Snake and Potatoes
A few weeks ago I saw a t.v. commercial in which a shopper specifically compared prices between Wal-Mart grocery items and the same items from a local Mid-Atlantic grocery chain, one that I happen to patronize with great fidelity. The chain, which has Acme Market stores all over the place, pays its workers good wages and gives them health benefits. The Wal-Mart ad mentioned Acme by name and showed the price comparisons on screen.
What I wanted to do after that was go to Wal-Mart and photograph its disgusting grocery aisles, which I have only traversed two or three times, in every case with great dismay that anyone would purchase such suspicious-looking foodstuffs.
In the news today is a story about a woman who found a live snake in a bag of potatoes she bought at Wal-Mart.
Wal-Mart says it will refund her money on the sack of potatoes if she has the receipt.
Now, I'm not saying I totally buy this story hook, line, and reptile. It's rather convenient that this lady had the right kind of container to put the snake in. If I found a snake in my potato bag (which I wouldn't, because I get my potatoes at Acme Markets), I wouldn't be able to catch or contain it. But the fact that my local news radio is running with this story says a whole lot about Wal-Mart groceries.
It's been several years now since my mother-in-law suddenly found her apartment infested with giant black ants. These ants arrived suddenly and were like nothing any of us had ever seen before. They weren't the teeny tiny little pismires typical to Mid-Atlantic kitchens. They were more than a quarter inch long. And fearless.
Finally my mother-in-law found the source of the ants. They were living in the bottom of a box of Wal-Mart brand breakfast cereal. When she threw out the cereal, the ants disappeared.
And then she continued to shop at Wal-Mart, because the prices are so low!
I'm not here to tell you how to spend your grocery dollar. I'm here to tell you how I spend mine. I pay more for my groceries than I would if I bought them at Wal-Mart. But here's what I'm paying for: ant-free cereal, snake-free potatoes, fresh local produce, and health care for workers. The local Acme Market is very small -- smaller than those super-pharmacies that are popping up everywhere. You can do as you like, but for me, smaller is better. If I want to take a hike, I'll go to the mountains. If I want a quart of milk, I want it in three minutes, from pickup to purchase.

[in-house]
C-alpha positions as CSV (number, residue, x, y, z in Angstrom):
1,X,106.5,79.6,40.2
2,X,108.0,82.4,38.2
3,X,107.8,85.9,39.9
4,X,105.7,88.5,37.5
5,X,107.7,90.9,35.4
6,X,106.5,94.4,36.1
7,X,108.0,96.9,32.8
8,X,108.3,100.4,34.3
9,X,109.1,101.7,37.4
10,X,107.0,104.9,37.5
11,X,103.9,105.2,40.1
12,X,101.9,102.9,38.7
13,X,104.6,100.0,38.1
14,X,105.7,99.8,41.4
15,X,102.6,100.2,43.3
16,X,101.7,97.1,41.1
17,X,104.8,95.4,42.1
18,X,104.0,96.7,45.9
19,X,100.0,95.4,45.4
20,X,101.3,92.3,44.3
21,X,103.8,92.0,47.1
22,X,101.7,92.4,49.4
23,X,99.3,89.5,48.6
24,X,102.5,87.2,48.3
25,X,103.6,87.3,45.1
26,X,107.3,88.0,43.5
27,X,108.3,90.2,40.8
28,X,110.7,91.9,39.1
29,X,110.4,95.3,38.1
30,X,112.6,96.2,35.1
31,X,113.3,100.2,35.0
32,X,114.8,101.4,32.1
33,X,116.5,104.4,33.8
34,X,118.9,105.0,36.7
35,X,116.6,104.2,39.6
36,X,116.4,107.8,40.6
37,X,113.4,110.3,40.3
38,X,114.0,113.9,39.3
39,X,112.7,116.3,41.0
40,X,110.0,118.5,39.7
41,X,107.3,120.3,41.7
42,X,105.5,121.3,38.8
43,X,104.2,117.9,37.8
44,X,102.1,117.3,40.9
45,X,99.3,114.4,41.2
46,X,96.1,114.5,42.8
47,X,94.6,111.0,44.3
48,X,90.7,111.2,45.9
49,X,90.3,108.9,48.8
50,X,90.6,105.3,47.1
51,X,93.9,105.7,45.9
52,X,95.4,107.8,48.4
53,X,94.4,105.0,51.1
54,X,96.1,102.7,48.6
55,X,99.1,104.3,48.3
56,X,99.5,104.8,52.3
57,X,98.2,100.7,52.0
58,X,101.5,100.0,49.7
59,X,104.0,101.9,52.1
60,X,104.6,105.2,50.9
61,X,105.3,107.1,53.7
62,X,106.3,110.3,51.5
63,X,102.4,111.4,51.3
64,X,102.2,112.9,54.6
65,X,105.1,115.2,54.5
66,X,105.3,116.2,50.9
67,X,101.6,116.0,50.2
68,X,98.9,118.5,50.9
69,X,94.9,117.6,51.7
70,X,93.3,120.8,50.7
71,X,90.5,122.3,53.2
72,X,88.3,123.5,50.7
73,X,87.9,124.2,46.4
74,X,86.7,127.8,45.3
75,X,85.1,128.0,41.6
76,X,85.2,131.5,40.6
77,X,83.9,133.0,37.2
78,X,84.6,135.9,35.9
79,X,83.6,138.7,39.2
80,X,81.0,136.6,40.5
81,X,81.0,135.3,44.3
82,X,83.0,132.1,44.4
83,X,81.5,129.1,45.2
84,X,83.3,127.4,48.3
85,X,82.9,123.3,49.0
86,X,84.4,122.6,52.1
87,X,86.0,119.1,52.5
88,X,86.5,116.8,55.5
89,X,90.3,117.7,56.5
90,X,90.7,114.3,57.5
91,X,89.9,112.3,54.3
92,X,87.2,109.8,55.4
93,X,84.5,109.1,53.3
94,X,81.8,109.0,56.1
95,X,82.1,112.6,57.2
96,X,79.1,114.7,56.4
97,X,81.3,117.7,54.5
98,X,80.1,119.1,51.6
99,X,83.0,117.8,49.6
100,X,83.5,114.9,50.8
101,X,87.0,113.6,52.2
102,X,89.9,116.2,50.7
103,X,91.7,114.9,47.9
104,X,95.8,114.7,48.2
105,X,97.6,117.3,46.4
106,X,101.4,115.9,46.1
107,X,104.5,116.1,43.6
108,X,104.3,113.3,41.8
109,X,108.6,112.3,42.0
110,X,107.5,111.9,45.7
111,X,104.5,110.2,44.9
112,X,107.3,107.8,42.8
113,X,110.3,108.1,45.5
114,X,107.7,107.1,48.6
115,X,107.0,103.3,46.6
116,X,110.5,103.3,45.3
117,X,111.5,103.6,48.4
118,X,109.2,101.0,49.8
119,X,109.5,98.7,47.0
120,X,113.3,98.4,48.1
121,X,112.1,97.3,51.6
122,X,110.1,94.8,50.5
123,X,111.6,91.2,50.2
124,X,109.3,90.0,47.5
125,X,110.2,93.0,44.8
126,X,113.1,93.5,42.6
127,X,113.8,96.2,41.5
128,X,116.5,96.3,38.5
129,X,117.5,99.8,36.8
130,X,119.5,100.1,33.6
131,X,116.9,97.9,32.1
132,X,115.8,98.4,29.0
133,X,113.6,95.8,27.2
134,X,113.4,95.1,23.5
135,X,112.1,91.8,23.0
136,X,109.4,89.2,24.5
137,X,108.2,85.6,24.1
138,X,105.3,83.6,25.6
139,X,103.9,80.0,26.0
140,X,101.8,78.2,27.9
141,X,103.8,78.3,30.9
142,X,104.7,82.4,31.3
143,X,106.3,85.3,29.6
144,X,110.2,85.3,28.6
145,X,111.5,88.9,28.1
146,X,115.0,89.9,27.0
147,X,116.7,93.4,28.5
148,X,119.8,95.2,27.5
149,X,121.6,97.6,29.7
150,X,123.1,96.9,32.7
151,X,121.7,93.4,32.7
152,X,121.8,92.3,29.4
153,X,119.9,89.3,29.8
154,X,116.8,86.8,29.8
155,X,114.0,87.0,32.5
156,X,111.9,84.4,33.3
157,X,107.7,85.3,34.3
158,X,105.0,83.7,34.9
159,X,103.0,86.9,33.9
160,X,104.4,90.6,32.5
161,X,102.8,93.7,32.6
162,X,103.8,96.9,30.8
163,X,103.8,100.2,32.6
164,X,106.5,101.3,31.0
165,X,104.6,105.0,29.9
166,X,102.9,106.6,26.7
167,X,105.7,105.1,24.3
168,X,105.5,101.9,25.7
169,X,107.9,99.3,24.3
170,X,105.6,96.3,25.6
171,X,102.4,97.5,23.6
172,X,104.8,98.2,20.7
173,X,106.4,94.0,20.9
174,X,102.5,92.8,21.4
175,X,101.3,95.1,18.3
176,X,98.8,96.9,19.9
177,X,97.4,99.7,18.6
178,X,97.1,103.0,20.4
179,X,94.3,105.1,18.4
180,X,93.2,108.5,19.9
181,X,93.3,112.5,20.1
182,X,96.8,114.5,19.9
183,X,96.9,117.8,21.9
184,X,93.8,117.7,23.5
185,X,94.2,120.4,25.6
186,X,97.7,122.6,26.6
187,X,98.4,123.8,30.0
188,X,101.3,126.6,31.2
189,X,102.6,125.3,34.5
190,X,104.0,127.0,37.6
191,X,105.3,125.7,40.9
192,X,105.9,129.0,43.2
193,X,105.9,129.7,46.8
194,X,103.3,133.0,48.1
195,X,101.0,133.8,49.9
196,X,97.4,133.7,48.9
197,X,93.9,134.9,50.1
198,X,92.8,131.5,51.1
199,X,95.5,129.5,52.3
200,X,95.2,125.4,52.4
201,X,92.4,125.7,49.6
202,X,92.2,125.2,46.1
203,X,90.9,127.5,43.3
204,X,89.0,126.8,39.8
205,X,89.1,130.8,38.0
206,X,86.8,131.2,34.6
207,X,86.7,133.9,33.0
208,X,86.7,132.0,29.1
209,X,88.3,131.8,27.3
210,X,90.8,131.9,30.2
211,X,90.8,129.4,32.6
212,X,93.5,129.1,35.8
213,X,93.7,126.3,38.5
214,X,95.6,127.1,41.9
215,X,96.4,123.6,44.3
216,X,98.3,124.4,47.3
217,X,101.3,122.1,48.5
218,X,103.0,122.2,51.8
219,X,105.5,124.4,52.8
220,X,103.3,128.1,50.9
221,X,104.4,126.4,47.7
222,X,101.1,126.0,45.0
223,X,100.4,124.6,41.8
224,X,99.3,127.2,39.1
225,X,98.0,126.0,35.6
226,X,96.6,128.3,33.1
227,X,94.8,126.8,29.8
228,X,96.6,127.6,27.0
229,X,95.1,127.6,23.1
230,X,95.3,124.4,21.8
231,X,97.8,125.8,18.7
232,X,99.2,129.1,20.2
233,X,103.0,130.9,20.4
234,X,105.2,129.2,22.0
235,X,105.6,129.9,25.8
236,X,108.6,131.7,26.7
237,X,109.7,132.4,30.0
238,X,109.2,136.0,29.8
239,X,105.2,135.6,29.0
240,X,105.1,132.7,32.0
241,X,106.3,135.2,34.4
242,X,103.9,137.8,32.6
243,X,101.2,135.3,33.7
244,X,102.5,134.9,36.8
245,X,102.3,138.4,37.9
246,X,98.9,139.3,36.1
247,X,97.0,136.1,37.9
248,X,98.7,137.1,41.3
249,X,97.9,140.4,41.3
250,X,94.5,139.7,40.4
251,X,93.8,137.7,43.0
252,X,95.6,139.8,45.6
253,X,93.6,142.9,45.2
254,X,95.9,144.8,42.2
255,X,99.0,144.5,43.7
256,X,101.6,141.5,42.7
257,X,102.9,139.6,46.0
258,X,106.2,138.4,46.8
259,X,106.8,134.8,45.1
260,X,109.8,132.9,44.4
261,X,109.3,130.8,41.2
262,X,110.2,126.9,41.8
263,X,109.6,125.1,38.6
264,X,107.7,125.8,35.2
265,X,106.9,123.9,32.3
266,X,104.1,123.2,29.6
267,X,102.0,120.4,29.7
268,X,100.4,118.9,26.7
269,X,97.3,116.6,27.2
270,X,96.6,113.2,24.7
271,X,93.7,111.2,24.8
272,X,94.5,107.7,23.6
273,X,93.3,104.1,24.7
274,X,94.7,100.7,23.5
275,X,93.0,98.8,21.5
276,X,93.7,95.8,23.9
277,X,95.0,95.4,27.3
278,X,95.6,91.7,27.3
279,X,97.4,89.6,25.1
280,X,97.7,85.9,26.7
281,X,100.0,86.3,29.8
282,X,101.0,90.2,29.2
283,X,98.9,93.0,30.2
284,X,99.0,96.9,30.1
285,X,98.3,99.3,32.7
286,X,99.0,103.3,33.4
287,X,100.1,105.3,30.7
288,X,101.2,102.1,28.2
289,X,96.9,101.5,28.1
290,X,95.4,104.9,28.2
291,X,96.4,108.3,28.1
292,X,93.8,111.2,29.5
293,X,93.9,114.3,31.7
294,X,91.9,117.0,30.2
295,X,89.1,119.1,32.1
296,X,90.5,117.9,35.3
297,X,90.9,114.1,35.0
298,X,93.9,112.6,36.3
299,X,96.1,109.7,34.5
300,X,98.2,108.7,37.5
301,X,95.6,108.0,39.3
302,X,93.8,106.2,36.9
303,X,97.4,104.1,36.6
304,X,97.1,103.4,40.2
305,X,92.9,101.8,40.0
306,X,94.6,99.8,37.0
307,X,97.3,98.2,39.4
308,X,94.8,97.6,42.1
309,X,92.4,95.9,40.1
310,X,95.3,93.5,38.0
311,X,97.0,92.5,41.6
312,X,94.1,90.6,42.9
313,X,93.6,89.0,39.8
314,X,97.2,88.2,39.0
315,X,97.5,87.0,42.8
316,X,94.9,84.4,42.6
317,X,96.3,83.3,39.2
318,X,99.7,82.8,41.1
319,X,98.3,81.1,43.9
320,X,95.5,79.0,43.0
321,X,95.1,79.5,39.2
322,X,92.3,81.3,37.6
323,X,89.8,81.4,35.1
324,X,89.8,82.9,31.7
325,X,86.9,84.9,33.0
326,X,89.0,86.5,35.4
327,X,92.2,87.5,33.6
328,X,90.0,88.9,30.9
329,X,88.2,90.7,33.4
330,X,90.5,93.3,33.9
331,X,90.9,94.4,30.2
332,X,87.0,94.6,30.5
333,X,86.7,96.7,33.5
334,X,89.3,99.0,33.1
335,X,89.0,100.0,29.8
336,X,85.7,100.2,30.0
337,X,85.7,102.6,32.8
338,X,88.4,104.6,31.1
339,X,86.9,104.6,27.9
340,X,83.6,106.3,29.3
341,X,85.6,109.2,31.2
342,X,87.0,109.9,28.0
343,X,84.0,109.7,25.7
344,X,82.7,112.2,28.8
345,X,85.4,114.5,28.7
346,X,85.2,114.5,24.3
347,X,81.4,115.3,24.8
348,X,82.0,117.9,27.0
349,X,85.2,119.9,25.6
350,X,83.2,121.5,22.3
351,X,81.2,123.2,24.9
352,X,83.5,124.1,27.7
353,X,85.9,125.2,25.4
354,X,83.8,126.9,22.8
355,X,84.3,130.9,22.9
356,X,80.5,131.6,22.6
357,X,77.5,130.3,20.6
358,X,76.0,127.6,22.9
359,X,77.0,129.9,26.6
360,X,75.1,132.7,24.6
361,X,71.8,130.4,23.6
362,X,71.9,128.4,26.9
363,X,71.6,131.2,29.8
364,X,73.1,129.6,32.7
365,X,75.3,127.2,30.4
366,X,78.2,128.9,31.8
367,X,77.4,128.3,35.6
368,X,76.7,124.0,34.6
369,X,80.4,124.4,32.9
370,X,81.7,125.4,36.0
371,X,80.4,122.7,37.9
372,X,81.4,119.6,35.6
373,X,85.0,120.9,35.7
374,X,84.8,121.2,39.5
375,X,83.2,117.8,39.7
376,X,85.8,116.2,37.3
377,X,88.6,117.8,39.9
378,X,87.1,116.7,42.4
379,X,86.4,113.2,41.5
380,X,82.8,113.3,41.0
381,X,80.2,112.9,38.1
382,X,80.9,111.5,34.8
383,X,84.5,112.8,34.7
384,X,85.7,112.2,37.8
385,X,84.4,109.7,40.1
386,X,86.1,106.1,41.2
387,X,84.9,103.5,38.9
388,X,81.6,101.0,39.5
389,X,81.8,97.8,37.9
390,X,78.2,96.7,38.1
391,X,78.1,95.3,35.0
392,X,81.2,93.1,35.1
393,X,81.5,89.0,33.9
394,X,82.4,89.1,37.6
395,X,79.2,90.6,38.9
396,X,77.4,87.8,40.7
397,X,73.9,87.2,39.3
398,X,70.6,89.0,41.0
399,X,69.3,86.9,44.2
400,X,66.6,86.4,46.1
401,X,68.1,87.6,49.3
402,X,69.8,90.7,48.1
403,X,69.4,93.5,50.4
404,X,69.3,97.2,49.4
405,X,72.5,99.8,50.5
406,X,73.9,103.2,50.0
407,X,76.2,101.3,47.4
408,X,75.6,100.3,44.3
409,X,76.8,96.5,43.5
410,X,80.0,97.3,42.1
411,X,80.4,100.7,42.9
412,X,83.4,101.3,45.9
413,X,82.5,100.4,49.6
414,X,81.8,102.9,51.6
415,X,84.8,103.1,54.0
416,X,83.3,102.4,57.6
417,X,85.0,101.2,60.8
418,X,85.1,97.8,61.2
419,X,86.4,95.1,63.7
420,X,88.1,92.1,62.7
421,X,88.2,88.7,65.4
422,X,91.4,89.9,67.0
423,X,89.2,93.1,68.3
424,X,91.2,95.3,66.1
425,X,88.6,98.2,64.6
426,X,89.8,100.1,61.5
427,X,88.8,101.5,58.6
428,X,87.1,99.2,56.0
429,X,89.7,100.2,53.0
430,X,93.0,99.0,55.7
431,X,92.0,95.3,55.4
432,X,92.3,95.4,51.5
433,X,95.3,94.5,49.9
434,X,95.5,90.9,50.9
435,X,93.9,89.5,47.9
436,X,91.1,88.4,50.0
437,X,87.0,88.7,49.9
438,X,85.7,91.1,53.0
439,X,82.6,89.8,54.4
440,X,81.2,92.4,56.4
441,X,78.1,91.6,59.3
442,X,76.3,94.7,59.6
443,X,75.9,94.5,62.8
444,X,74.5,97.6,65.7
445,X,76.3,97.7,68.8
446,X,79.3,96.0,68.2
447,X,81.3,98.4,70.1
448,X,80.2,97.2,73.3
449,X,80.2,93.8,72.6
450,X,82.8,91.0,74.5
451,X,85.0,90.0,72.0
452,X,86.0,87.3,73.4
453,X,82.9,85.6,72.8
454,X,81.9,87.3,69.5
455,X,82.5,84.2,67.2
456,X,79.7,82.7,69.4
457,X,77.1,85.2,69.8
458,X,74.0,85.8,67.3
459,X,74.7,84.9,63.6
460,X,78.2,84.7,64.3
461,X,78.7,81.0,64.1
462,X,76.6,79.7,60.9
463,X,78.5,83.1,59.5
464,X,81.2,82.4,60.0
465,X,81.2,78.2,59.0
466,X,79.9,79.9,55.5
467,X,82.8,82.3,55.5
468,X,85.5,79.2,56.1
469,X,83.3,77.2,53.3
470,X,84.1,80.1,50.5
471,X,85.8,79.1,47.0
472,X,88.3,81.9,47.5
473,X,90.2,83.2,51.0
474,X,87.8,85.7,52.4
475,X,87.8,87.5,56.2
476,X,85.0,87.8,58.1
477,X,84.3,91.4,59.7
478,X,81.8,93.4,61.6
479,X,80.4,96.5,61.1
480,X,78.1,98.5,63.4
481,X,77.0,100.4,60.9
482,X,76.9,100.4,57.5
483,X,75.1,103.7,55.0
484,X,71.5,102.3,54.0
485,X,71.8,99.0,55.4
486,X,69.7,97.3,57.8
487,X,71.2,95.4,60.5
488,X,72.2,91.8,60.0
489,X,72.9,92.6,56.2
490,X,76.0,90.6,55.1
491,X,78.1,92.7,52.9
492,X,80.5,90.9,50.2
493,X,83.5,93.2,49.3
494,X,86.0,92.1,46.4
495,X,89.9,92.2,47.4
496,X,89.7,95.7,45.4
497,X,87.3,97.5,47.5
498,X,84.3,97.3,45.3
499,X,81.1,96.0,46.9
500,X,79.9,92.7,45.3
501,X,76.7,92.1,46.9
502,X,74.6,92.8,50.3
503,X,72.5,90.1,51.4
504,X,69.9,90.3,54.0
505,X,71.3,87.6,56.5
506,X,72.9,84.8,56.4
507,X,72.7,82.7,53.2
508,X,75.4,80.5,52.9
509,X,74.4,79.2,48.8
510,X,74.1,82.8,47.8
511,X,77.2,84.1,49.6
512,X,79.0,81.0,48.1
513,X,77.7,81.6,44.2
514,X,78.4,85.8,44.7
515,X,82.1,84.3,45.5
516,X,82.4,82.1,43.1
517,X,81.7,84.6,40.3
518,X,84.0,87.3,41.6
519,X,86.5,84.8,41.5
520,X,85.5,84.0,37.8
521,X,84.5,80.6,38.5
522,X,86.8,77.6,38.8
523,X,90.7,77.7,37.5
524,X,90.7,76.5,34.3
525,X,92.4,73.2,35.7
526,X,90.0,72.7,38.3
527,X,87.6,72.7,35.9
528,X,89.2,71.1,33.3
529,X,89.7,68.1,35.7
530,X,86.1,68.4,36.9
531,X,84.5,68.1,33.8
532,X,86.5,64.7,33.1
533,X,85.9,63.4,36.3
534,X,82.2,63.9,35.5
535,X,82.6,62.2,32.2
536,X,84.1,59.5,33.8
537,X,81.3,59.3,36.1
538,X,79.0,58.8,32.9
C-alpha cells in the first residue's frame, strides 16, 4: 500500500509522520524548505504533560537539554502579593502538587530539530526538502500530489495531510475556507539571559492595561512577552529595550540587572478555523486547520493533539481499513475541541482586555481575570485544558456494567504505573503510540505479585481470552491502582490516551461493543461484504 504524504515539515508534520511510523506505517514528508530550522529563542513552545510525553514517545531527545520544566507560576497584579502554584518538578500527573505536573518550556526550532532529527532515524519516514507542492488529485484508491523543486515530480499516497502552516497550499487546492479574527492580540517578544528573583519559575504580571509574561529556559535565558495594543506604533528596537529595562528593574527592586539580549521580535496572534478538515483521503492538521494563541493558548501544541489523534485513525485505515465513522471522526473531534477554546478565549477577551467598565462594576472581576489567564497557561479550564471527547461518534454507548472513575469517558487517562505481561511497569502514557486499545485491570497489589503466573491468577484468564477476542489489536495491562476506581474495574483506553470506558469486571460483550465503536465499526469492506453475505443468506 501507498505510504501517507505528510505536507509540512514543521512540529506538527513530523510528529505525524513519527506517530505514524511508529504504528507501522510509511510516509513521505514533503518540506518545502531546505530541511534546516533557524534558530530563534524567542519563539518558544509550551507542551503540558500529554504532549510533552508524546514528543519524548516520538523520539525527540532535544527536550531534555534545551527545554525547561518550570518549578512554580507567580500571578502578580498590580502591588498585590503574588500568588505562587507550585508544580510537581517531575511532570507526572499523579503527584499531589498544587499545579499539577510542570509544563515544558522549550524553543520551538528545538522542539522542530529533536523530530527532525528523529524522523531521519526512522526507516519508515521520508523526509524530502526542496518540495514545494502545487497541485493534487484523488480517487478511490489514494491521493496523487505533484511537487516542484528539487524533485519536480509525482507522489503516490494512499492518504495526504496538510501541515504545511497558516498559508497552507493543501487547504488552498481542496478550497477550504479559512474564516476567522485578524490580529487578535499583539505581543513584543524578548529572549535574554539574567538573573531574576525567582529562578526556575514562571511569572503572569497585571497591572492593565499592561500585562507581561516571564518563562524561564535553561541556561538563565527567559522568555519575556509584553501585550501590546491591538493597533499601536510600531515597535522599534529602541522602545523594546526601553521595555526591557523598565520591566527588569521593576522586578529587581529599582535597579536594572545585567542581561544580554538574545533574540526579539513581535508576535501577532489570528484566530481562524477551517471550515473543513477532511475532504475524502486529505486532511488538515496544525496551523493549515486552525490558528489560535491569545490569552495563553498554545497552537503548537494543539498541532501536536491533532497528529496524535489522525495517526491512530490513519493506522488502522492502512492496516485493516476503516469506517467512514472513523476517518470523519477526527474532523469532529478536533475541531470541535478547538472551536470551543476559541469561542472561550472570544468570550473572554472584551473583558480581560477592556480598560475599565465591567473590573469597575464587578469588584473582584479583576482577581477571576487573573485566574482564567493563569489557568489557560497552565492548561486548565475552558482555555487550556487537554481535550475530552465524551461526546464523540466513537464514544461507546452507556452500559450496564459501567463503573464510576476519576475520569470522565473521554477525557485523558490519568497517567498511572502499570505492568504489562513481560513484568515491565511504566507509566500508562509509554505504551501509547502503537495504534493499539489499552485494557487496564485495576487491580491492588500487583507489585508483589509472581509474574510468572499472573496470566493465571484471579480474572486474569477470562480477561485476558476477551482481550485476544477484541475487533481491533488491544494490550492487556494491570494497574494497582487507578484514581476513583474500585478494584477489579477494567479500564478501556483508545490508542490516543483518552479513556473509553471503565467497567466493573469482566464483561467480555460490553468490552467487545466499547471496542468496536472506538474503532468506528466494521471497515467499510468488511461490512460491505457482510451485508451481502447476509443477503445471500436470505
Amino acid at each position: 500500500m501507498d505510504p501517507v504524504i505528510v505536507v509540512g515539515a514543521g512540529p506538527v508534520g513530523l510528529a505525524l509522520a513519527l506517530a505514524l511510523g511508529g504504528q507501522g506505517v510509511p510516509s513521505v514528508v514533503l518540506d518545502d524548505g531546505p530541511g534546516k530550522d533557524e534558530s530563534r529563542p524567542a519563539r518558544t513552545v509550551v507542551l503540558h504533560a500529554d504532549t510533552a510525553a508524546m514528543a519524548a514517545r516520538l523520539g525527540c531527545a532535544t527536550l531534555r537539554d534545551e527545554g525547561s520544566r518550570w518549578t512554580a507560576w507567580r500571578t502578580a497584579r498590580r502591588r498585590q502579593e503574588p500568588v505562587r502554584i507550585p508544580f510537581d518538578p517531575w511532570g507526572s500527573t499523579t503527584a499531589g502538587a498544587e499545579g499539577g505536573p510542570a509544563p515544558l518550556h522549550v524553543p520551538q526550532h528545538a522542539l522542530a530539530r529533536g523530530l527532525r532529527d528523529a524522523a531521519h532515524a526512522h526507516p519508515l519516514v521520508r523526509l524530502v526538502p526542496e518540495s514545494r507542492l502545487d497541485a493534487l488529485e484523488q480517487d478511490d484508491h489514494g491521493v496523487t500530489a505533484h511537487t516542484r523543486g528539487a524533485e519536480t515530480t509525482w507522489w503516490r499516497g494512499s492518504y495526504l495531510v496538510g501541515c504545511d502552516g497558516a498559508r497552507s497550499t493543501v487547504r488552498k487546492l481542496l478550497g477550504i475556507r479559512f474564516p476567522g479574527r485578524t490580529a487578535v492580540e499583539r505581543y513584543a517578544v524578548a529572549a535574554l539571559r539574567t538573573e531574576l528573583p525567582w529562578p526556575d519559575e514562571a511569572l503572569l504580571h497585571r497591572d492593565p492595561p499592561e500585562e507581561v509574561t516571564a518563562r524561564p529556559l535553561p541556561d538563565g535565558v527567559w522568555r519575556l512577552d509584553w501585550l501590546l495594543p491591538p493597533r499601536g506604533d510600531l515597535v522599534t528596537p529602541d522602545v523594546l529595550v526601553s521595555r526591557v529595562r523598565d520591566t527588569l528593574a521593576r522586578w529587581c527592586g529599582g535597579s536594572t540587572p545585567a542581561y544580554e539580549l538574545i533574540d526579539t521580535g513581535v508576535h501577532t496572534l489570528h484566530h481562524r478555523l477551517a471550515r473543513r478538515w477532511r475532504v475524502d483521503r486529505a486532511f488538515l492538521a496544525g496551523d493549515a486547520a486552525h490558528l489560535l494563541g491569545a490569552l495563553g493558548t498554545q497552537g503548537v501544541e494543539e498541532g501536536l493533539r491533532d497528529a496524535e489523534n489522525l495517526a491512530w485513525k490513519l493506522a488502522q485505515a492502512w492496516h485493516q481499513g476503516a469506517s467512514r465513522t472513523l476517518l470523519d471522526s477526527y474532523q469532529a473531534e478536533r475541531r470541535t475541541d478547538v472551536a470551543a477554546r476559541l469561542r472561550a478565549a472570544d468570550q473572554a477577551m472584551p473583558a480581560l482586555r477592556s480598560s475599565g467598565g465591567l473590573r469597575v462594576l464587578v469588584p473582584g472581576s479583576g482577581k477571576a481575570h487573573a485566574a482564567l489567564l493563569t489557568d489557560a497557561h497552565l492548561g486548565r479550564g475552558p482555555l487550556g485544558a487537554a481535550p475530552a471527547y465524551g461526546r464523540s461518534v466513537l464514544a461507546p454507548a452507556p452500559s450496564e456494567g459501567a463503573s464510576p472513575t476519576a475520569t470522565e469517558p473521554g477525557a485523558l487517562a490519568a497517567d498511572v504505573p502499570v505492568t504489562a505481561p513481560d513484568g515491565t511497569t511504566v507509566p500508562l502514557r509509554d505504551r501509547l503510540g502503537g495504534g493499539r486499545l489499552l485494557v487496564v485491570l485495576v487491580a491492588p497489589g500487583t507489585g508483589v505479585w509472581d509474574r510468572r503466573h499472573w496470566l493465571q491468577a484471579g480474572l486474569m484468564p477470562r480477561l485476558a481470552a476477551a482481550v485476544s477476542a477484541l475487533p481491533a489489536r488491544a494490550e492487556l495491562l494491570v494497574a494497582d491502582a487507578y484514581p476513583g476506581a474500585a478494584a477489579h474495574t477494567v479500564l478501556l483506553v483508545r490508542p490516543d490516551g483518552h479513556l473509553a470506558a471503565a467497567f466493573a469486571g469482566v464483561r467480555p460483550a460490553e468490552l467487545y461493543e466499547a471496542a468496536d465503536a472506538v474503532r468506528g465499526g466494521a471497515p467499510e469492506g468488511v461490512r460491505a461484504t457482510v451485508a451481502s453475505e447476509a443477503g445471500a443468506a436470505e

One last anecdote, and I'll close with another shout-out to Acme Markets.
One night I was in a hurry. I went to the Acme and grabbed a bunch of things, including enough filet mignon to feed self, Mr. J, Heir and Spare. When I got home, I discovered that I had left the bag with the filet mignon in the cart in the parking lot.
I drove back to Acme, and I asked at customer service whether or not anyone had turned in a bag of filet mignon. Yeah, right. Of course not! Whoever found that puppy in the parking lot sort of hit the lottery!
But you know what the on-duty manager at the Acme told me? She said, "Go on back and pick out what you lost. Just take it." Maybe she recognized me, but I don't know. I didn't recognize her. How did she know I was telling the truth? She didn't. I could have been a cunning filet mignon thief. I also could have taken twice as much as I bought and lost.
Okay, compare that to Wal-Mart demanding to see the receipt for a bag of potatoes that had a snake in it before they would refund the price of the potatoes!
Acme Markets, this commercial is for you. In this world, we get what we pay for. I'm not rich, but I want good food and happy staff. And no snakes with my potatoes.